SCD: Do you ever watch any of the TV shows like “American Pickers” or “Pawn Stars?”
JL: Yeah, I do watch them. I like it. I’m not hard core and know what everything is worth, but I like watching it. I like the history you learn from the interesting stories behind the items. The cool thing a lot of this stuff have an interesting story behind it and what it is about.

SCD: Do you collect any NASCAR memorabilia?
JL: No I haven’t gotten much into that. Not yet.

SCD: I was in Indianapolis and right down the street from the speedway is a place a race car driver owns where you can get in the car and take a lap around. I had the hardest time getting into the car . . . So narrow, you got to climb in and out. It was difficult for me, but I did it. I’m sure you know what I’m talking about.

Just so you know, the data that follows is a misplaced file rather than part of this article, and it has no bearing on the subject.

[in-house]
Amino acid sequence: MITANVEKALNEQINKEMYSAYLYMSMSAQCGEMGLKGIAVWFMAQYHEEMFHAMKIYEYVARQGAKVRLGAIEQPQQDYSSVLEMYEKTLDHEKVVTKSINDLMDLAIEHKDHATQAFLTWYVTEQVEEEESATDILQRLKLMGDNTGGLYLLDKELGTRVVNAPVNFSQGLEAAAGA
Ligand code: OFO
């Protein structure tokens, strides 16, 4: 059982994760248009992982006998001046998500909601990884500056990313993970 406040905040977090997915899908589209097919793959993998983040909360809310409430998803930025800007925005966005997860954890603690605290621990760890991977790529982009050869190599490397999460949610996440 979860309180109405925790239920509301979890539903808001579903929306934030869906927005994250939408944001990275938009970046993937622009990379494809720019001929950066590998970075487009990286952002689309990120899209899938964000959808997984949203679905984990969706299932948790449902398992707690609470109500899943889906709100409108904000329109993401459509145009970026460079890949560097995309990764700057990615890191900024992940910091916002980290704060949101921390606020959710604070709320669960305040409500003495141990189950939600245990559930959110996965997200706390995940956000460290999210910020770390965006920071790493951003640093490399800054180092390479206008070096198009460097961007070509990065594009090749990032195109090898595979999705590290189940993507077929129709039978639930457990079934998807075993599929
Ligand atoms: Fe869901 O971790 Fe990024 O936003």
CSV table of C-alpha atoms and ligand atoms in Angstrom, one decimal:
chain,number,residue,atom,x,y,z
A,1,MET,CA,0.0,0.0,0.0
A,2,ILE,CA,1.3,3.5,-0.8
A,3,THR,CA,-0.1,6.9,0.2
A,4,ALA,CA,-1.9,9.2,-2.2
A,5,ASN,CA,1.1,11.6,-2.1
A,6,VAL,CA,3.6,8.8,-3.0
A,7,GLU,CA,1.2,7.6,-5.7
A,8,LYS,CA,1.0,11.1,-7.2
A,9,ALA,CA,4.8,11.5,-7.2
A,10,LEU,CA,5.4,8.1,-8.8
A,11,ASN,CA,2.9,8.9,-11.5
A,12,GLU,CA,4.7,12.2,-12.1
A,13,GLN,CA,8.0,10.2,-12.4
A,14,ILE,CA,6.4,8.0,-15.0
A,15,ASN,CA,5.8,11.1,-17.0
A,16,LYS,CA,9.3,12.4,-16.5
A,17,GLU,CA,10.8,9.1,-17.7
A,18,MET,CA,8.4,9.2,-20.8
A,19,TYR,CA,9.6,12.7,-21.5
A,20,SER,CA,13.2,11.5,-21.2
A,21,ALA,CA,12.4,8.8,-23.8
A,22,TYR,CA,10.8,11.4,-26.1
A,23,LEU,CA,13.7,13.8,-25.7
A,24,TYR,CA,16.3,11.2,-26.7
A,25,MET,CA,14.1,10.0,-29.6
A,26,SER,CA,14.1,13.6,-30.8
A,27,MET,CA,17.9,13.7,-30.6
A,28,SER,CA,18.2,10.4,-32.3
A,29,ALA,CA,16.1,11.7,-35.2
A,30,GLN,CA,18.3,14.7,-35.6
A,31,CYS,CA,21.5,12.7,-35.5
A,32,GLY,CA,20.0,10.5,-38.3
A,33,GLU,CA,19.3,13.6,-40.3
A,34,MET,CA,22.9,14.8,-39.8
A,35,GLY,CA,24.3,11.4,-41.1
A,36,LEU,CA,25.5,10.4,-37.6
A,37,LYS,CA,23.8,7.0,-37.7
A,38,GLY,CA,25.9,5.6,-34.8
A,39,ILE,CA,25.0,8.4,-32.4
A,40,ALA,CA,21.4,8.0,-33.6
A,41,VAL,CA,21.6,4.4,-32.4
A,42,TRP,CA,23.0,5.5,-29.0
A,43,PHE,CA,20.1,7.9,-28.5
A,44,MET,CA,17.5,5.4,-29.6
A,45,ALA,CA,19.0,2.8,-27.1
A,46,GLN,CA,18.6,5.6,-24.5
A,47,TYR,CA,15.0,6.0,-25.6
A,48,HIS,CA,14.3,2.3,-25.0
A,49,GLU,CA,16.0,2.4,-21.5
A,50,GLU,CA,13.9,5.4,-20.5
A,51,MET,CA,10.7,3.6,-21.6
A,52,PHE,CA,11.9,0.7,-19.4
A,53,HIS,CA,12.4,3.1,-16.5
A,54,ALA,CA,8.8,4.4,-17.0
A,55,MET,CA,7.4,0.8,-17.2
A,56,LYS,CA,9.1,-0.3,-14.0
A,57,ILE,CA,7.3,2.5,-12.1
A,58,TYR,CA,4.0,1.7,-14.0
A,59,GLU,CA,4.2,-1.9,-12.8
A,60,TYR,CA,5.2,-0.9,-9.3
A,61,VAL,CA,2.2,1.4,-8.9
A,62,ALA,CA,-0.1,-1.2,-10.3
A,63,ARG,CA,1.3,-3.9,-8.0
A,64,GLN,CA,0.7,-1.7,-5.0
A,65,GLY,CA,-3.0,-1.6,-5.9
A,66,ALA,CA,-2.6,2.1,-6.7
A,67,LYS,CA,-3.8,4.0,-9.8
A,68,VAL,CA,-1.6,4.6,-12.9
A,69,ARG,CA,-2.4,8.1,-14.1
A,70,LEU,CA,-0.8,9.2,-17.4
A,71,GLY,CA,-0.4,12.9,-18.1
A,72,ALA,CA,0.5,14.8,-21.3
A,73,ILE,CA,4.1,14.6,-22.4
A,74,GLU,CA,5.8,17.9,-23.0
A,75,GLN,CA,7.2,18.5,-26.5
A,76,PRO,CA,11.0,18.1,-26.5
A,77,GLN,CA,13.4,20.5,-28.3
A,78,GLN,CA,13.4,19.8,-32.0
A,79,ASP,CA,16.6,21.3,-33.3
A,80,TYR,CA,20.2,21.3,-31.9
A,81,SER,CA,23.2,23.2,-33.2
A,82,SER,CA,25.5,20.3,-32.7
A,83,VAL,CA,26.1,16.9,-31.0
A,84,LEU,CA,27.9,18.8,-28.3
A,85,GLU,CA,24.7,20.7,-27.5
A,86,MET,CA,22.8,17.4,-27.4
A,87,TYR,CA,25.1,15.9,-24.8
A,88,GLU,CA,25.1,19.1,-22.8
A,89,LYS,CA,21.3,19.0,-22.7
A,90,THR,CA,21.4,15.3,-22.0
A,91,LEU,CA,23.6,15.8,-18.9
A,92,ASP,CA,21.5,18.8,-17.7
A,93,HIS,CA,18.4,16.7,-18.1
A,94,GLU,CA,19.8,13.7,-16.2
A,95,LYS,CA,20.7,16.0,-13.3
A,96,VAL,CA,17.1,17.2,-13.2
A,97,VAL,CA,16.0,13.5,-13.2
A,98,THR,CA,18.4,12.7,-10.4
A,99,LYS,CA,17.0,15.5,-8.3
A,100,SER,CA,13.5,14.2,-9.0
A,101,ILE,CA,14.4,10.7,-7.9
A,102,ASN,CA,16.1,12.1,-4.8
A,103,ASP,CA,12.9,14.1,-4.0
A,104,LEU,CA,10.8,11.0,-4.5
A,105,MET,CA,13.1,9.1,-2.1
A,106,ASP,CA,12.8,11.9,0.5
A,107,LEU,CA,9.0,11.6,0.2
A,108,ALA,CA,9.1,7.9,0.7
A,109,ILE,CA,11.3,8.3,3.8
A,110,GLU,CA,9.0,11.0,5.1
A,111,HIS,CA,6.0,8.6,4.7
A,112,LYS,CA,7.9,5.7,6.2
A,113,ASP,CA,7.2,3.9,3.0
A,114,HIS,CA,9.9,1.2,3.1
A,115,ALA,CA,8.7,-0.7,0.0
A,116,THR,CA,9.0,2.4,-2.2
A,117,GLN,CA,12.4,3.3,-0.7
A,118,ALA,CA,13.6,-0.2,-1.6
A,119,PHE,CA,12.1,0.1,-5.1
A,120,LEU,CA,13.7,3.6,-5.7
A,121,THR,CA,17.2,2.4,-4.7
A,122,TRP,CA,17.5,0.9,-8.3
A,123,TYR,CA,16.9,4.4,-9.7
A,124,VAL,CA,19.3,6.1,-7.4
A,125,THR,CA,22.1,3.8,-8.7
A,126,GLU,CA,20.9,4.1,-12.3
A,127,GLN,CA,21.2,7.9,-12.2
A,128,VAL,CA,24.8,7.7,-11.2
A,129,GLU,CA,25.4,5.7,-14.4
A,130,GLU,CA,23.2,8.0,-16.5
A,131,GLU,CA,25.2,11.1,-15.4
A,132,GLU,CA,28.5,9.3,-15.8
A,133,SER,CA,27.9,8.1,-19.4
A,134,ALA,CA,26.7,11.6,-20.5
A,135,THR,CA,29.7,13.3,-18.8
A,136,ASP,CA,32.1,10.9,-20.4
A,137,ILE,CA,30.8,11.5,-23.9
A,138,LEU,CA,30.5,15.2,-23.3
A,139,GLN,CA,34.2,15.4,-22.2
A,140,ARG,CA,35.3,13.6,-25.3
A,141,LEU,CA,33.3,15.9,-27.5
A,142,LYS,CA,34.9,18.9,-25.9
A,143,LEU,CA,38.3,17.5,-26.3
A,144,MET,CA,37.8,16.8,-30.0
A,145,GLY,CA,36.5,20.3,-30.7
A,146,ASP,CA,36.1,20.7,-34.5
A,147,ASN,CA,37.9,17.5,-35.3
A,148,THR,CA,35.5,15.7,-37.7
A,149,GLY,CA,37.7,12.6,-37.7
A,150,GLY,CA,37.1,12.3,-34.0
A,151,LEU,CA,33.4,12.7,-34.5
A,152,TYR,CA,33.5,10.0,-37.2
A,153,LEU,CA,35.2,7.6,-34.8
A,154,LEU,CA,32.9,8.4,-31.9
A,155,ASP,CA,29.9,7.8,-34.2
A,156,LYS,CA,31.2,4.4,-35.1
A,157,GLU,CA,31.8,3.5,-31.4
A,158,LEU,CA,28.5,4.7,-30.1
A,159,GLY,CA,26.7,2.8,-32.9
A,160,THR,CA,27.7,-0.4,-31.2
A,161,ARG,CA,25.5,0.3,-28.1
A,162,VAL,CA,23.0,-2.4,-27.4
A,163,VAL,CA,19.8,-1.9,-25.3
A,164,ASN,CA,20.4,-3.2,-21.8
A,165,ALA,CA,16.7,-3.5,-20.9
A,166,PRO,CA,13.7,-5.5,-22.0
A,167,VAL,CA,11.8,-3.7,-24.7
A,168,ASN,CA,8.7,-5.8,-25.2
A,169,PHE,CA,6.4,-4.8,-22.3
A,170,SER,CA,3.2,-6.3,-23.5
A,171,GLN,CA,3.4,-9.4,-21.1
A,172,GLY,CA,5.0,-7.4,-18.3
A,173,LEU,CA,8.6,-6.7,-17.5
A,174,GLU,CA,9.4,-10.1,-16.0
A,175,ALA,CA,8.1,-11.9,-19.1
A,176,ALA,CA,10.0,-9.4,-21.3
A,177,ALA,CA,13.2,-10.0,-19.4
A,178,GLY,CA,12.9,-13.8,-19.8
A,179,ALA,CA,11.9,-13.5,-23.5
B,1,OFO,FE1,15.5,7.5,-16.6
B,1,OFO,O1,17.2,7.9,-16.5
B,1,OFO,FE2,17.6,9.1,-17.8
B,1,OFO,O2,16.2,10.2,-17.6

JL: It’s small! You got to get used to them, you have to get a technique to get in and out of them. They are built tight for sure.

SCD: Have you gotten into any sports memorabilia? Have you had the opportunity to collect any baseball, football or hockey?
JL: No I haven’t. Like I said, most of the stuff that I got is auto stuff – cars or signs that are around cars, stuff like that. I’m a car guy. I’m into that. That’s what attracts me the most.

SCD: I had a radio caller who asked me what a tire driven by Dale Earnhardt was worth. The first question I usually ask is, “Is it signed?” It’s the most unusual things people will buy.
JL: Race car parts and car stuff I see every day because I’m at the race shop all day. I’m a racer. So stuff I don’t see all the time, that’s unique and attracts me.

Jeff Figler is a trivia expert, collector and author. His latest book, “Picker’s Pocket Guide to Baseball Memorabilia” can be ordered through